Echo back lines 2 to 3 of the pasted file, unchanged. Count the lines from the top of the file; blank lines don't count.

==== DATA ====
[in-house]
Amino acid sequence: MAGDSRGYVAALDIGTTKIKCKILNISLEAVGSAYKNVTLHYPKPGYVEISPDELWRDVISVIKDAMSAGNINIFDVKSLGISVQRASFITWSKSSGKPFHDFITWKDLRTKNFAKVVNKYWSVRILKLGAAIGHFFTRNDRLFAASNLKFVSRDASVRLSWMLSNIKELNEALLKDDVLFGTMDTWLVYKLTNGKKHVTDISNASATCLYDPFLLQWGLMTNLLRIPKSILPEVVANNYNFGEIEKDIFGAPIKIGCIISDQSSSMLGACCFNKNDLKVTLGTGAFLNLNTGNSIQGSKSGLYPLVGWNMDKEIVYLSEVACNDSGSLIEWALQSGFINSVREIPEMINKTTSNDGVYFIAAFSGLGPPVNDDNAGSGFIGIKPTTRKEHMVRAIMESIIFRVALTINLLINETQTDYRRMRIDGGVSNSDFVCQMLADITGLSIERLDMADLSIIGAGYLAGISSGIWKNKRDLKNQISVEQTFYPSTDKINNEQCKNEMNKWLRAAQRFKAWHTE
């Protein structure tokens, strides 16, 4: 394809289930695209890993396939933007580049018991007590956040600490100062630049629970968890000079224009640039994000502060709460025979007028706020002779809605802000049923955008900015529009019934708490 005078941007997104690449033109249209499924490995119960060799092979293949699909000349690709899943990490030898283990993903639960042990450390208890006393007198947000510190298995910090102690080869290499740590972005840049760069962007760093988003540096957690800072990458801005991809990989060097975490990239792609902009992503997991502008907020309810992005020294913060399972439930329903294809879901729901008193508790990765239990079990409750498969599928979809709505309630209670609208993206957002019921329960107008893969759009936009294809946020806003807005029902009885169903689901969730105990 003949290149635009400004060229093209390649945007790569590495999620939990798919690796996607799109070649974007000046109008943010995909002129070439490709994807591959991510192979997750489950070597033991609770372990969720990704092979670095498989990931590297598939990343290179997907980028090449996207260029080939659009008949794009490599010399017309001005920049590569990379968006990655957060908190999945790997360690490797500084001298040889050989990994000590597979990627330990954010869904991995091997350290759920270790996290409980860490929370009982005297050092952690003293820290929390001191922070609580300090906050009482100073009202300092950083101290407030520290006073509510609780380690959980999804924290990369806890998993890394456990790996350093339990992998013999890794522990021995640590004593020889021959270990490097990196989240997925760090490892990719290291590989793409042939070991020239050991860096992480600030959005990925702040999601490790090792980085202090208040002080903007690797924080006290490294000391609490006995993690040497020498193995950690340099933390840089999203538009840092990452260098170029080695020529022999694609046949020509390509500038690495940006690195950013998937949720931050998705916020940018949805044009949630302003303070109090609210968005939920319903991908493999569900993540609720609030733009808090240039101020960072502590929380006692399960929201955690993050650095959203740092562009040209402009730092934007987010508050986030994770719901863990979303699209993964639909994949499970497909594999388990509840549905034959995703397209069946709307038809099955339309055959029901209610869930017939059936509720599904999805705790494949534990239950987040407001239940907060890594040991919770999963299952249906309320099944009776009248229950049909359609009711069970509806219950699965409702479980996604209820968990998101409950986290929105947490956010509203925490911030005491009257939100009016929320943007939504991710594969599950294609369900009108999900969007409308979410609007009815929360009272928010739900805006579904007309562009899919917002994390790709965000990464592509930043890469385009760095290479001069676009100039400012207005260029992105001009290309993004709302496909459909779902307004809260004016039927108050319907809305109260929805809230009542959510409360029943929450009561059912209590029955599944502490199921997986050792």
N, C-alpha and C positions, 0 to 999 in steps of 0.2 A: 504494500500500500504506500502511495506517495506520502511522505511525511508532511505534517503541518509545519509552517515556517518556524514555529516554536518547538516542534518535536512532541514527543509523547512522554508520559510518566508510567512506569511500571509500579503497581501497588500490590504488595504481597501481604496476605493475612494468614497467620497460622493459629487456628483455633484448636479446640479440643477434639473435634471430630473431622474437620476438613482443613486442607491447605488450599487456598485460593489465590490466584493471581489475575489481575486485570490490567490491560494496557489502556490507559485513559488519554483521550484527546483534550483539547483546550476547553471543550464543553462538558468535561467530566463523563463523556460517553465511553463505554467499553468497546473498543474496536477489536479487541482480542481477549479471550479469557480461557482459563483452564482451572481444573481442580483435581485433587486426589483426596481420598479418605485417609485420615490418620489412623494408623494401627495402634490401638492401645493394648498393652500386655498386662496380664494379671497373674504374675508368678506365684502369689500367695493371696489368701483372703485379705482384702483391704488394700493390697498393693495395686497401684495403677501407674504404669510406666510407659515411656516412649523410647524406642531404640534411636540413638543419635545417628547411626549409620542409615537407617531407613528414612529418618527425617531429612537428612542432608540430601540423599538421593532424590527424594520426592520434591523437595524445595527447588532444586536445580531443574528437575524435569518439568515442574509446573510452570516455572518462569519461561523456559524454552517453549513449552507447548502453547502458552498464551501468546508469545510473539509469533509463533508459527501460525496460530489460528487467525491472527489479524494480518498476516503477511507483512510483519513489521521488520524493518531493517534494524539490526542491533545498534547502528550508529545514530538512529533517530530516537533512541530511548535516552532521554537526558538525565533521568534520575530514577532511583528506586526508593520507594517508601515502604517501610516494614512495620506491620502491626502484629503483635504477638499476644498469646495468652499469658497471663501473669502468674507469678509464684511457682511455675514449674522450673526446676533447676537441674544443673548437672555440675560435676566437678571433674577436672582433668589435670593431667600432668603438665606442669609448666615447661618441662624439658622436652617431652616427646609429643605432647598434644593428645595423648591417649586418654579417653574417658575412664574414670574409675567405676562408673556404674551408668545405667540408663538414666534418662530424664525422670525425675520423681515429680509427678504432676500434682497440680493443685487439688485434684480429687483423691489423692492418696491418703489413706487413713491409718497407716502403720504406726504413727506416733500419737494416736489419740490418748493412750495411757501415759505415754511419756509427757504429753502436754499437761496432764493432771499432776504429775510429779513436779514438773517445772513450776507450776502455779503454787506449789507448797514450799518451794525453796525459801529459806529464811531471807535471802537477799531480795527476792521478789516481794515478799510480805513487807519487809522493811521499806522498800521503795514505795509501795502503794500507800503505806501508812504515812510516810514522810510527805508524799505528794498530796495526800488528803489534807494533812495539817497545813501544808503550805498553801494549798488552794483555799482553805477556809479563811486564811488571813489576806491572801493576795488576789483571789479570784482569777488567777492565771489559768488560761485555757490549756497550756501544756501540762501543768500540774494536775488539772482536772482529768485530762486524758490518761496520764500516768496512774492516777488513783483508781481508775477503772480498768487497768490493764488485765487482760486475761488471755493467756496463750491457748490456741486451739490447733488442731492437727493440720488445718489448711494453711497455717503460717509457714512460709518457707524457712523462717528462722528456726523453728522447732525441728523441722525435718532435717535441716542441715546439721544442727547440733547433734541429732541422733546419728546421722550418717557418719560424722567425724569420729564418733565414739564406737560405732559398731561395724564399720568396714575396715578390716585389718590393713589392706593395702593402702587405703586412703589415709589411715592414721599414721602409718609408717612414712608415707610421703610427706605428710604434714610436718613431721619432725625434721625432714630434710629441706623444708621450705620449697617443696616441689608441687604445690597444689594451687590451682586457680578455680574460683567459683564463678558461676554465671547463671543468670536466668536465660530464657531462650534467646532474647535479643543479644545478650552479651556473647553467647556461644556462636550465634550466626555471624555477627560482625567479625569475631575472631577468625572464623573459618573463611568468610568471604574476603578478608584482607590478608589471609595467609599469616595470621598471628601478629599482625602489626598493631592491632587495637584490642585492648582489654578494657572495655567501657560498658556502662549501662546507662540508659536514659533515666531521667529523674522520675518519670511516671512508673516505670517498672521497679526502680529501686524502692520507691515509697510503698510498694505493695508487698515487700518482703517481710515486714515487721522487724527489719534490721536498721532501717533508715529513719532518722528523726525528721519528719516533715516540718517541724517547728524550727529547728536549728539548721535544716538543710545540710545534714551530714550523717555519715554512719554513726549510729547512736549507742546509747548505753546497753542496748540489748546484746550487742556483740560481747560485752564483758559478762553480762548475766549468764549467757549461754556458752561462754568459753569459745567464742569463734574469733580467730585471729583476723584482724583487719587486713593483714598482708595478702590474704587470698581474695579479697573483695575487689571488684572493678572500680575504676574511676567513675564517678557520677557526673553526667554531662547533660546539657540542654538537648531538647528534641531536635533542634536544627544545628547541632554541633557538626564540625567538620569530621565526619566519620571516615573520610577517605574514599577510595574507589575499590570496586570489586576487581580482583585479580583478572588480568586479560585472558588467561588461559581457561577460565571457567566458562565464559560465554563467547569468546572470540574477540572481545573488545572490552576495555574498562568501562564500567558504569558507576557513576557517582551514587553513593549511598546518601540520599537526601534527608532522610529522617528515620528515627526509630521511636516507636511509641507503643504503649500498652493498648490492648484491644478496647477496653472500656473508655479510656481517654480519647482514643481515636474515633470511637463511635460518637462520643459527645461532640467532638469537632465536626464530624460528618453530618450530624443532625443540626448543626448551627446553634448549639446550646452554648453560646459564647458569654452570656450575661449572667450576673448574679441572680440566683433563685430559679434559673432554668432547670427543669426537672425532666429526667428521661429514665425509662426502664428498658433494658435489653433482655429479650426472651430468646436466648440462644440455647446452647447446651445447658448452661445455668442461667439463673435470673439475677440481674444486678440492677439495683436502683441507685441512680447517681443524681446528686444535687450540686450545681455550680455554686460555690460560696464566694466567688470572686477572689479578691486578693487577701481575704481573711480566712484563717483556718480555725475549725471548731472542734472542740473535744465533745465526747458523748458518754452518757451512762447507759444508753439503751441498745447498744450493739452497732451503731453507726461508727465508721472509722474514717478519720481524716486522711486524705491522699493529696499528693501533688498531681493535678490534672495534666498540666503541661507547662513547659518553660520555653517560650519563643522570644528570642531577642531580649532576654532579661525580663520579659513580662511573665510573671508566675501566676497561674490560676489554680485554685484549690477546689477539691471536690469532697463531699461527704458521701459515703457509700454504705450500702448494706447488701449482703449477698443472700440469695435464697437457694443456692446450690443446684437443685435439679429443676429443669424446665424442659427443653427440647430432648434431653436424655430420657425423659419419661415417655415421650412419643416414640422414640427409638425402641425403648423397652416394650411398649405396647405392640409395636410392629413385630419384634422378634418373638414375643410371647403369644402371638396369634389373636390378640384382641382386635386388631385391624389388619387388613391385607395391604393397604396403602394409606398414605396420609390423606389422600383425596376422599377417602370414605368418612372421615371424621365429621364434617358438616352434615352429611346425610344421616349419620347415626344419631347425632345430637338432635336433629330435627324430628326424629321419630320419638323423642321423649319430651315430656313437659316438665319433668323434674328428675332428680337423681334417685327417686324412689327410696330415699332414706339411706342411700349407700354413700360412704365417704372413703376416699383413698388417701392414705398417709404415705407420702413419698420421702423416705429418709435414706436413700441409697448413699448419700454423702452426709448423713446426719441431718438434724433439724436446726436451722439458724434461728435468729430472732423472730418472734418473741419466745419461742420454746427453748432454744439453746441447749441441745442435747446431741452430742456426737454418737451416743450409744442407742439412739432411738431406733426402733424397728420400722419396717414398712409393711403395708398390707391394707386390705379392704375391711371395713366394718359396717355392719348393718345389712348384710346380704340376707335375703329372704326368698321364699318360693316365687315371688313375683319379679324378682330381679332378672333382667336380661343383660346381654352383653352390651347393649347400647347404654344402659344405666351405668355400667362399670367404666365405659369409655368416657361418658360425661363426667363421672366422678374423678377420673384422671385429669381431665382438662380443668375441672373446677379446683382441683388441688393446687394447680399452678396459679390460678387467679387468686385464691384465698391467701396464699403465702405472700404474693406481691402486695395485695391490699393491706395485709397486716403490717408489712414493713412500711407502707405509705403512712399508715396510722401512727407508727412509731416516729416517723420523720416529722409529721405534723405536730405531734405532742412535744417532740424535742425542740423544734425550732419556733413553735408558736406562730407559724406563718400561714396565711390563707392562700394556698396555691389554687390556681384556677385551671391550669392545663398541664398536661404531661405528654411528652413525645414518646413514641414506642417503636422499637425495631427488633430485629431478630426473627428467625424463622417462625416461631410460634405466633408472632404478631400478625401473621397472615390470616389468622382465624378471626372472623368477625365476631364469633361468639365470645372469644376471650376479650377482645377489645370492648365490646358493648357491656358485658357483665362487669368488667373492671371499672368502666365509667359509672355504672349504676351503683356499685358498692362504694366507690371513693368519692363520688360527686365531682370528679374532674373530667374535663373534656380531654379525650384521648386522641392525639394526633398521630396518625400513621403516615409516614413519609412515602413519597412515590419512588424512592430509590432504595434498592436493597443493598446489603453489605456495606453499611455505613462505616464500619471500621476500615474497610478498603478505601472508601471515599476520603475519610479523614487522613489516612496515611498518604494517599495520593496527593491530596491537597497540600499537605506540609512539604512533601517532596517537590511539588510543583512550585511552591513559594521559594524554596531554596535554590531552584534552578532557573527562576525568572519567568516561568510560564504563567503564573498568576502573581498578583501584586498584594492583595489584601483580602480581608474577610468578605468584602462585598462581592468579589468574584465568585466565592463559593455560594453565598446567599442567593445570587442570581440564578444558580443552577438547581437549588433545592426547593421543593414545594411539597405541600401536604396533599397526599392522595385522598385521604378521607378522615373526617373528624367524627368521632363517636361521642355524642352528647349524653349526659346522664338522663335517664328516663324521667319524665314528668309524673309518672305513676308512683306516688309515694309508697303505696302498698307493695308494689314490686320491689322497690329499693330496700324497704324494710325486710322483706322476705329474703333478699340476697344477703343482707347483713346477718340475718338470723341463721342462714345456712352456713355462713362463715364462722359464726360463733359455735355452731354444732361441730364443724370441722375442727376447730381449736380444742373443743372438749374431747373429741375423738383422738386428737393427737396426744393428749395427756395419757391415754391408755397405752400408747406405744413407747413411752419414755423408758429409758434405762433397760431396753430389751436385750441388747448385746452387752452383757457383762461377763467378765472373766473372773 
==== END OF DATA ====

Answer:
Amino acid sequence: MAGDSRGYVAALDIGTTKIKCKILNISLEAVGSAYKNVTLHYPKPGYVEISPDELWRDVISVIKDAMSAGNINIFDVKSLGISVQRASFITWSKSSGKPFHDFITWKDLRTKNFAKVVNKYWSVRILKLGAAIGHFFTRNDRLFAASNLKFVSRDASVRLSWMLSNIKELNEALLKDDVLFGTMDTWLVYKLTNGKKHVTDISNASATCLYDPFLLQWGLMTNLLRIPKSILPEVVANNYNFGEIEKDIFGAPIKIGCIISDQSSSMLGACCFNKNDLKVTLGTGAFLNLNTGNSIQGSKSGLYPLVGWNMDKEIVYLSEVACNDSGSLIEWALQSGFINSVREIPEMINKTTSNDGVYFIAAFSGLGPPVNDDNAGSGFIGIKPTTRKEHMVRAIMESIIFRVALTINLLINETQTDYRRMRIDGGVSNSDFVCQMLADITGLSIERLDMADLSIIGAGYLAGISSGIWKNKRDLKNQISVEQTFYPSTDKINNEQCKNEMNKWLRAAQRFKAWHTE
């Protein structure tokens, strides 16, 4: 394809289930695209890993396939933007580049018991007590956040600490100062630049629970968890000079224009640039994000502060709460025979007028706020002779809605802000049923955008900015529009019934708490 005078941007997104690449033109249209499924490995119960060799092979293949699909000349690709899943990490030898283990993903639960042990450390208890006393007198947000510190298995910090102690080869290499740590972005840049760069962007760093988003540096957690800072990458801005991809990989060097975490990239792609902009992503997991502008907020309810992005020294913060399972439930329903294809879901729901008193508790990765239990079990409750498969599928979809709505309630209670609208993206957002019921329960107008893969759009936009294809946020806003807005029902009885169903689901969730105990 003949290149635009400004060229093209390649945007790569590495999620939990798919690796996607799109070649974007000046109008943010995909002129070439490709994807591959991510192979997750489950070597033991609770372990969720990704092979670095498989990931590297598939990343290179997907980028090449996207260029080939659009008949794009490599010399017309001005920049590569990379968006990655957060908190999945790997360690490797500084001298040889050989990994000590597979990627330990954010869904991995091997350290759920270790996290409980860490929370009982005297050092952690003293820290929390001191922070609580300090906050009482100073009202300092950083101290407030520290006073509510609780380690959980999804924290990369806890998993890394456990790996350093339990992998013999890794522990021995640590004593020889021959270990490097990196989240997925760090490892990719290291590989793409042939070991020239050991860096992480600030959005990925702040999601490790090792980085202090208040002080903007690797924080006290490294000391609490006995993690040497020498193995950690340099933390840089999203538009840092990452260098170029080695020529022999694609046949020509390509500038690495940006690195950013998937949720931050998705916020940018949805044009949630302003303070109090609210968005939920319903991908493999569900993540609720609030733009808090240039101020960072502590929380006692399960929201955690993050650095959203740092562009040209402009730092934007987010508050986030994770719901863990979303699209993964639909994949499970497909594999388990509840549905034959995703397209069946709307038809099955339309055959029901209610869930017939059936509720599904999805705790494949534990239950987040407001239940907060890594040991919770999963299952249906309320099944009776009248229950049909359609009711069970509806219950699965409702479980996604209820968990998101409950986290929105947490956010509203925490911030005491009257939100009016929320943007939504991710594969599950294609369900009108999900969007409308979410609007009815929360009272928010739900805006579904007309562009899919917002994390790709965000990464592509930043890469385009760095290479001069676009100039400012207005260029992105001009290309993004709302496909459909779902307004809260004016039927108050319907809305109260929805809230009542959510409360029943929450009561059912209590029955599944502490199921997986050792």